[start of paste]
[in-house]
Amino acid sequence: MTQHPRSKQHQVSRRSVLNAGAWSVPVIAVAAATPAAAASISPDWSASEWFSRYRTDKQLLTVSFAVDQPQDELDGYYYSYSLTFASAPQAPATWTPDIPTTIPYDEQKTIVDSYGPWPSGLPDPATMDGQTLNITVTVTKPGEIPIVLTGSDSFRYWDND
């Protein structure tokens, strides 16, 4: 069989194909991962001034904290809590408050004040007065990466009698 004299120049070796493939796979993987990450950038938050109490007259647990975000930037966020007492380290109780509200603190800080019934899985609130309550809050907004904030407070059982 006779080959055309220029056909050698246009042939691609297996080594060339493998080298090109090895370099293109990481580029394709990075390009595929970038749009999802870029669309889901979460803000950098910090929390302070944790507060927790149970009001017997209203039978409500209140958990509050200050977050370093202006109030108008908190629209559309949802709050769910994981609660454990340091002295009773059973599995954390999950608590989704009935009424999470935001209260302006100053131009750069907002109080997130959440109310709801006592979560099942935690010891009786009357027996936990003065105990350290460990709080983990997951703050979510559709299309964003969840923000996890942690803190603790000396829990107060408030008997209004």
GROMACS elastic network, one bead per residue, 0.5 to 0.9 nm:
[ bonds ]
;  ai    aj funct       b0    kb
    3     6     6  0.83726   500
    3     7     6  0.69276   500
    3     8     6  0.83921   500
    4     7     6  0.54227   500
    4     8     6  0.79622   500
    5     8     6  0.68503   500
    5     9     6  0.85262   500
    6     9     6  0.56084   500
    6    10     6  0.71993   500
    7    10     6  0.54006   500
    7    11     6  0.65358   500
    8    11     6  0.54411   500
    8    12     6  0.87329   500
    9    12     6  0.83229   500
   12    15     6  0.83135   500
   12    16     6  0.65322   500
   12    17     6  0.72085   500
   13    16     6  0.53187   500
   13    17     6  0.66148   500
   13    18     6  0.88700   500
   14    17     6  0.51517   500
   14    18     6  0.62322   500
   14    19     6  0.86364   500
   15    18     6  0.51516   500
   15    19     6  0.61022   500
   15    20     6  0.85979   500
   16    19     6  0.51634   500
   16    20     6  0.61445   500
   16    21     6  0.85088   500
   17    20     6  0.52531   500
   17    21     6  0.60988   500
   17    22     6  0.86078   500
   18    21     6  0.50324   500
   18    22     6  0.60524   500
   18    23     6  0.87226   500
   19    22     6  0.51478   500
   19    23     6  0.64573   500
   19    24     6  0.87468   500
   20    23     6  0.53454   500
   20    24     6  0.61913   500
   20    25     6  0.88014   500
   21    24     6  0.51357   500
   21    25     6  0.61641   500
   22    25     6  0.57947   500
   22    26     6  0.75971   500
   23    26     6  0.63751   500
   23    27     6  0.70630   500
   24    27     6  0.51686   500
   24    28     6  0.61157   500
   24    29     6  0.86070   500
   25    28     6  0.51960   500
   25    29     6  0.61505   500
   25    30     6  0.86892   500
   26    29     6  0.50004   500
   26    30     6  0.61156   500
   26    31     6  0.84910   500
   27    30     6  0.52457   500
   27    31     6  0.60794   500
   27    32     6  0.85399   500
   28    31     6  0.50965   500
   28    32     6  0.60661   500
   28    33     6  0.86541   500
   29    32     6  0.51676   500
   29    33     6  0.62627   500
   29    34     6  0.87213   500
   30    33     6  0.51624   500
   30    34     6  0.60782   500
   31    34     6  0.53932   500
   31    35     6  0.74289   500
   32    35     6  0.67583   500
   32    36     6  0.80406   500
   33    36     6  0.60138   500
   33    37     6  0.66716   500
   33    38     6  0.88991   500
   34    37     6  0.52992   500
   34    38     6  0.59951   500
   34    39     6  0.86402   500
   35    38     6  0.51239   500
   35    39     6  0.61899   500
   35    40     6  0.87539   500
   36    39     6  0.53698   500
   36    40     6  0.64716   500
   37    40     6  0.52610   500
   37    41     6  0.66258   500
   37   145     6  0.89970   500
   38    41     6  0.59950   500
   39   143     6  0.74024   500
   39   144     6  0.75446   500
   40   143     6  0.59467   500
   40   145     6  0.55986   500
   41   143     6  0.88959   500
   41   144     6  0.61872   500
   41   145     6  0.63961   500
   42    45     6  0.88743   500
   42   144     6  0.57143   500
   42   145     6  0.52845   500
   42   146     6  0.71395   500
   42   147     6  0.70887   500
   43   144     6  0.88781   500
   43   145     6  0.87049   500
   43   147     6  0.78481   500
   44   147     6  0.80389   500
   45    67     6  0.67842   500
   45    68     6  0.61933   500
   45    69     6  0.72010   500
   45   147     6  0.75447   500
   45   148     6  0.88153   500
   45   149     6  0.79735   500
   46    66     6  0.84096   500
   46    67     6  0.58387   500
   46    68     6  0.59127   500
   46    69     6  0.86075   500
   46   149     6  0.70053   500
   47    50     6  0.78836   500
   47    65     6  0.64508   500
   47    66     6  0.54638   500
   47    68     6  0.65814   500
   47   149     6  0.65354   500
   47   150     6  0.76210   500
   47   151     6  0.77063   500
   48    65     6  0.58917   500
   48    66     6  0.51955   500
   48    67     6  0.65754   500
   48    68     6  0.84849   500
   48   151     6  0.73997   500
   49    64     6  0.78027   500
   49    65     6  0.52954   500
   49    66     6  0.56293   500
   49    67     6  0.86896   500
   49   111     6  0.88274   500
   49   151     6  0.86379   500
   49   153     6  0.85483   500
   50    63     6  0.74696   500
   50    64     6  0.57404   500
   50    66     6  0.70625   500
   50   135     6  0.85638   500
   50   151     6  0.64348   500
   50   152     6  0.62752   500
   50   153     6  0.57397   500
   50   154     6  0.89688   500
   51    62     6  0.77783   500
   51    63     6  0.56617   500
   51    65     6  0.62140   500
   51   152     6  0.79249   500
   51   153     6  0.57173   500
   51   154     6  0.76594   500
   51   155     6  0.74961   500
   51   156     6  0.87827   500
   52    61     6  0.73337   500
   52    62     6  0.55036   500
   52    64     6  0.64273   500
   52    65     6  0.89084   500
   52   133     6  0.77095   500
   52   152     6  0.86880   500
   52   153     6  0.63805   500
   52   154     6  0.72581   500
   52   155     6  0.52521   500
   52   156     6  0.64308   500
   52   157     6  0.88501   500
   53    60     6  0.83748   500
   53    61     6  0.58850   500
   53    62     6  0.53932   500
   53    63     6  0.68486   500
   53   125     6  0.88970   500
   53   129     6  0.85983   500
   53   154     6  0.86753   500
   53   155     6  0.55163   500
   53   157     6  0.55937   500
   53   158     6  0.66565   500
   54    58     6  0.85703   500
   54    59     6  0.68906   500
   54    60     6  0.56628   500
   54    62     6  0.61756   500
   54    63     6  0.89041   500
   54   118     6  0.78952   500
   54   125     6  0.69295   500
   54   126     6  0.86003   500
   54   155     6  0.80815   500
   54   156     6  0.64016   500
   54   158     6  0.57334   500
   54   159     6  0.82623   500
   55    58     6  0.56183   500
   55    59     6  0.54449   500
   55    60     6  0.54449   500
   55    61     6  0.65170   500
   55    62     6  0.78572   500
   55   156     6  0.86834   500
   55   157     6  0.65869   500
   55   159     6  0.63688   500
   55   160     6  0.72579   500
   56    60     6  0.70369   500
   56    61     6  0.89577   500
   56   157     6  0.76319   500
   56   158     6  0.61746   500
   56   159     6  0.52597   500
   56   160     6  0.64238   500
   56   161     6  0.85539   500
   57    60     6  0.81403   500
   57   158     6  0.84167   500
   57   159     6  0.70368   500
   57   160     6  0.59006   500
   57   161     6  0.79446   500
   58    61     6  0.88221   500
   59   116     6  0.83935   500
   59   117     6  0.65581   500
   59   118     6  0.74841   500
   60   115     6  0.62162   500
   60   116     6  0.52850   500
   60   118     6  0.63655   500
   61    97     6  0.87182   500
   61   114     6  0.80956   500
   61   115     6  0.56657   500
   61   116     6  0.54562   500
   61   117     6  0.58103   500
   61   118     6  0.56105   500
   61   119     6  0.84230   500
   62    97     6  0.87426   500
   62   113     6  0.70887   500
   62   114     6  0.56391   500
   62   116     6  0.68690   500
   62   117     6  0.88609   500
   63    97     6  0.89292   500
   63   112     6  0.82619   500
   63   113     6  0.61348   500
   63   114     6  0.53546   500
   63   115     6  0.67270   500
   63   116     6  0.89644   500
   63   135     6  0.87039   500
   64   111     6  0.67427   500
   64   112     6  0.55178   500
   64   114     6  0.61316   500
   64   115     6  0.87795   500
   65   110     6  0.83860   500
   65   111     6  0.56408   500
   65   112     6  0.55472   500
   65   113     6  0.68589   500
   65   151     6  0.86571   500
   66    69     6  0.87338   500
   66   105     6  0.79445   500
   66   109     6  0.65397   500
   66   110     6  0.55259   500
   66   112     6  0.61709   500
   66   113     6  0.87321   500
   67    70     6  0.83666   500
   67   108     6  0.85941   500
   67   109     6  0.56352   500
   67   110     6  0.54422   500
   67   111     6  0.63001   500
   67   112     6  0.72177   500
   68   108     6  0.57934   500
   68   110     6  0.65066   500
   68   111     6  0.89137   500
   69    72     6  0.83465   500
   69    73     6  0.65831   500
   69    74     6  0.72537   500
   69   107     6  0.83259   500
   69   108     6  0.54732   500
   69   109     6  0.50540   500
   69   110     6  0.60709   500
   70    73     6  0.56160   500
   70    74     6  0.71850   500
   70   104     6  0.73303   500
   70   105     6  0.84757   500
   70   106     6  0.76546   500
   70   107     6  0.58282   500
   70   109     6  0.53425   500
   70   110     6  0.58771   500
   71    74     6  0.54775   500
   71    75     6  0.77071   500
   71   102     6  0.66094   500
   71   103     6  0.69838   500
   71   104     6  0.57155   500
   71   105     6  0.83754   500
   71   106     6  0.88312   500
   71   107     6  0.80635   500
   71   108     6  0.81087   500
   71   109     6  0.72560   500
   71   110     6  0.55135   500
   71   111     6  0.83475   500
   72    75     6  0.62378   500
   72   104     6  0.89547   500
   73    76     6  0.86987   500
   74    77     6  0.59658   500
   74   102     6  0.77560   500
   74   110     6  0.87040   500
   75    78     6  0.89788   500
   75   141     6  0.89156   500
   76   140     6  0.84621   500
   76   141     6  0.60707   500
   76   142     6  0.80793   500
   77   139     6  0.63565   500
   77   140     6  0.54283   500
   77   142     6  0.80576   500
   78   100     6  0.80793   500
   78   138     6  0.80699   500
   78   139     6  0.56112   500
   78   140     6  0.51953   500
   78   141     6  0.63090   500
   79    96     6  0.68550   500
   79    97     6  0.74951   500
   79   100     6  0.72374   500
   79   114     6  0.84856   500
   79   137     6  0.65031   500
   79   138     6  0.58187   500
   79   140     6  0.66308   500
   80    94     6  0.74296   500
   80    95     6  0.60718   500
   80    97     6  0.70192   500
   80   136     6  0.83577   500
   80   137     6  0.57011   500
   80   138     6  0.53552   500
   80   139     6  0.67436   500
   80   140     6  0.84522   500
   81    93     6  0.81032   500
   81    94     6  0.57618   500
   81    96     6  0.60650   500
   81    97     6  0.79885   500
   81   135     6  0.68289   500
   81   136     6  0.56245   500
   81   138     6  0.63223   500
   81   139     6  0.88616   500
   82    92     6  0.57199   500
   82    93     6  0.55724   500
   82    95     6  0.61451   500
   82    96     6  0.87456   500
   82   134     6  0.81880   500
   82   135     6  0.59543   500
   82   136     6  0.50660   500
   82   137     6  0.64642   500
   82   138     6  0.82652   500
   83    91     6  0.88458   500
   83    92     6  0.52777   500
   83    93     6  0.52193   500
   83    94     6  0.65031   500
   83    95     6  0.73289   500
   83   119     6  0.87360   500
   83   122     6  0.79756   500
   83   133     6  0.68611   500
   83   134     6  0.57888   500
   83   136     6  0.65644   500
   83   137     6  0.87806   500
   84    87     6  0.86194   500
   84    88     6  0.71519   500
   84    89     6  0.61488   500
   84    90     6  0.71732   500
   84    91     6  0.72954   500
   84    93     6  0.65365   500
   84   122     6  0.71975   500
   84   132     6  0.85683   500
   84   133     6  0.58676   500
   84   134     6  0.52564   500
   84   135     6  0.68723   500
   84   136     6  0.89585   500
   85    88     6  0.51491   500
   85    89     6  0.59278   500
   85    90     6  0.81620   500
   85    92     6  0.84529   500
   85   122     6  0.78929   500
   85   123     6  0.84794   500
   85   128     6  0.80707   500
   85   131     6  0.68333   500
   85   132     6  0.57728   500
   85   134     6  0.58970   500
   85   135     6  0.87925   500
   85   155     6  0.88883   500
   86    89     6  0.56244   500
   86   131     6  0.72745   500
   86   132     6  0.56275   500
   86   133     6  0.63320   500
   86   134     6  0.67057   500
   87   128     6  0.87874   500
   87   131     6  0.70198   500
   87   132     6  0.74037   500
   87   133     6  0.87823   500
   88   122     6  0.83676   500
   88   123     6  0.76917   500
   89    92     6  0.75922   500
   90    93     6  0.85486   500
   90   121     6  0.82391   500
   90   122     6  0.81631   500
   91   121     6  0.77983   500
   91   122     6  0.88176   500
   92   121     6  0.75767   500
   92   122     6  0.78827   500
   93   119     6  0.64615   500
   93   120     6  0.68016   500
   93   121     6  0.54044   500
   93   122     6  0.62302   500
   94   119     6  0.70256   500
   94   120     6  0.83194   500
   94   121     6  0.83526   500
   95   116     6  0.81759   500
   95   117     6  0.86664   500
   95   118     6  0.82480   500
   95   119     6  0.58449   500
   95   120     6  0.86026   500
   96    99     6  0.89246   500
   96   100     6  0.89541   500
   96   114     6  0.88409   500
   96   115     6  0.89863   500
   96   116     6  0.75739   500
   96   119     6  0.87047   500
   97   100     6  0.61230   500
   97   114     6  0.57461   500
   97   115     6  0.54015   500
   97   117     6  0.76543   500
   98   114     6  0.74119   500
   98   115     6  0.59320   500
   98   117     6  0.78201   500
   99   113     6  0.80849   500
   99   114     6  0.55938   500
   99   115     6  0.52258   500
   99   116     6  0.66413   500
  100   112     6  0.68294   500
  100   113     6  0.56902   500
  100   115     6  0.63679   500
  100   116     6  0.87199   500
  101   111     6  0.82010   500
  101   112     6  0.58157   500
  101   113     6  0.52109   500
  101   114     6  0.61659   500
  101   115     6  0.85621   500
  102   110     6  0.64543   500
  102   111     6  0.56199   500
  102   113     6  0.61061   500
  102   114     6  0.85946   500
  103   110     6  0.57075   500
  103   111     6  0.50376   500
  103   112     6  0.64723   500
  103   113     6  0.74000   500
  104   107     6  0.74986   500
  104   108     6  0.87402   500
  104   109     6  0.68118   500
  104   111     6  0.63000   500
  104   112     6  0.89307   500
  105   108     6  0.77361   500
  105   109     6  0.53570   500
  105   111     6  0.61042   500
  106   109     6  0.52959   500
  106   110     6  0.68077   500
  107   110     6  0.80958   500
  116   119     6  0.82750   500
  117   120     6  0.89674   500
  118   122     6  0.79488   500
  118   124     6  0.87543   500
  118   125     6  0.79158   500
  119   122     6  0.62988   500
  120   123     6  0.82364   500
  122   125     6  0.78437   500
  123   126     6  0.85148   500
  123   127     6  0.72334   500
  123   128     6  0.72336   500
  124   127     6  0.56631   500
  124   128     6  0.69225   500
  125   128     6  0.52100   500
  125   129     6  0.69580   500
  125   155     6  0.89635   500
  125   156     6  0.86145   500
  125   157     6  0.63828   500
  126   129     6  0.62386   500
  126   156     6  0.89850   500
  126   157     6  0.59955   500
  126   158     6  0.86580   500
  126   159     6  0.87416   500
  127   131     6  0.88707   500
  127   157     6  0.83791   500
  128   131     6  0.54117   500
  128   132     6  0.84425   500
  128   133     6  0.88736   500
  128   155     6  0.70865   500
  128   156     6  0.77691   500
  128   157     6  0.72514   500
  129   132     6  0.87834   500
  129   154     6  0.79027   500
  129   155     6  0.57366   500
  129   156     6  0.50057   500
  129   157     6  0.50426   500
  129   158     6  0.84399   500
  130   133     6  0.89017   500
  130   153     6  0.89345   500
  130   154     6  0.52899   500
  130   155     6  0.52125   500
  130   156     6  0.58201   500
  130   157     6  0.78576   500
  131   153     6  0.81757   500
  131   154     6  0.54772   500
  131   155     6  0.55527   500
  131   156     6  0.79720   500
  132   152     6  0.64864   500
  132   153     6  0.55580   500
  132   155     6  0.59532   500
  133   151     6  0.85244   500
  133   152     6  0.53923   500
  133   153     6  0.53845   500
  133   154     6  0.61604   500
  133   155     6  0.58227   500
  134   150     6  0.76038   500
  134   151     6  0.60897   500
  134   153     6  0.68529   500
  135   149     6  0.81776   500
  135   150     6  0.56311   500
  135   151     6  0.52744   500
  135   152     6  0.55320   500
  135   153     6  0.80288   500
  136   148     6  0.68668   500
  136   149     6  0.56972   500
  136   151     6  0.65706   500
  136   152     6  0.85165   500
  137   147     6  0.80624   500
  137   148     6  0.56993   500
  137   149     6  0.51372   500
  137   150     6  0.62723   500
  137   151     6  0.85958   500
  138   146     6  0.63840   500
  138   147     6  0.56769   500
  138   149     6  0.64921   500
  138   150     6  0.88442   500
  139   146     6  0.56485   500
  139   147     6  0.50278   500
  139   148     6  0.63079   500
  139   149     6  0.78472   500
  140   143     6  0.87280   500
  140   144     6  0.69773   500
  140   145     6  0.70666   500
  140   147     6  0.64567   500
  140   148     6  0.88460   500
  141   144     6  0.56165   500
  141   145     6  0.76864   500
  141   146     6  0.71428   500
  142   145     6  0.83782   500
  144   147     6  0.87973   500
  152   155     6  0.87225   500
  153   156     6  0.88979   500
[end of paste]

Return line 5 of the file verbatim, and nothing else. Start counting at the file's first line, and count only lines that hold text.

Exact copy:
[ bonds ]